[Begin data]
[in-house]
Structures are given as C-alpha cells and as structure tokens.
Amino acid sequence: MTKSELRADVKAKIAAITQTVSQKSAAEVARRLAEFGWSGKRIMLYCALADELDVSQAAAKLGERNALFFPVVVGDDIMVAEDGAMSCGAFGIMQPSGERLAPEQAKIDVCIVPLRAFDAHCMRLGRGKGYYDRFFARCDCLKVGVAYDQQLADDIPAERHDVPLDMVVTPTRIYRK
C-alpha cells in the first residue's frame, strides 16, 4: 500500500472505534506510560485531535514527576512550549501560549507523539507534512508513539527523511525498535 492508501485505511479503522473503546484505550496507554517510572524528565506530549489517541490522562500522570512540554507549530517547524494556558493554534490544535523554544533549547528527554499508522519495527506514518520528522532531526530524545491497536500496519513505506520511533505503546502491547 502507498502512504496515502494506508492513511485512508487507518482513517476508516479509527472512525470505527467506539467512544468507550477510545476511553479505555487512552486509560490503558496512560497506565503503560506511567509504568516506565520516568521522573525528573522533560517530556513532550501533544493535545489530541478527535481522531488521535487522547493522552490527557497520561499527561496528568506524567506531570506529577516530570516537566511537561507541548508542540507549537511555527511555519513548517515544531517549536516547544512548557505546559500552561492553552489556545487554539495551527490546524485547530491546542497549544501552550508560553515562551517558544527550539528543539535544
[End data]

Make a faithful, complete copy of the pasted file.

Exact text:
[in-house]
Structures are given as C-alpha cells and as structure tokens.
Amino acid sequence: MTKSELRADVKAKIAAITQTVSQKSAAEVARRLAEFGWSGKRIMLYCALADELDVSQAAAKLGERNALFFPVVVGDDIMVAEDGAMSCGAFGIMQPSGERLAPEQAKIDVCIVPLRAFDAHCMRLGRGKGYYDRFFARCDCLKVGVAYDQQLADDIPAERHDVPLDMVVTPTRIYRK
C-alpha cells in the first residue's frame, strides 16, 4: 500500500472505534506510560485531535514527576512550549501560549507523539507534512508513539527523511525498535 492508501485505511479503522473503546484505550496507554517510572524528565506530549489517541490522562500522570512540554507549530517547524494556558493554534490544535523554544533549547528527554499508522519495527506514518520528522532531526530524545491497536500496519513505506520511533505503546502491547 502507498502512504496515502494506508492513511485512508487507518482513517476508516479509527472512525470505527467506539467512544468507550477510545476511553479505555487512552486509560490503558496512560497506565503503560506511567509504568516506565520516568521522573525528573522533560517530556513532550501533544493535545489530541478527535481522531488521535487522547493522552490527557497520561499527561496528568506524567506531570506529577516530570516537566511537561507541548508542540507549537511555527511555519513548517515544531517549536516547544512548557505546559500552561492553552489556545487554539495551527490546524485547530491546542497549544501552550508560553515562551517558544527550539528543539535544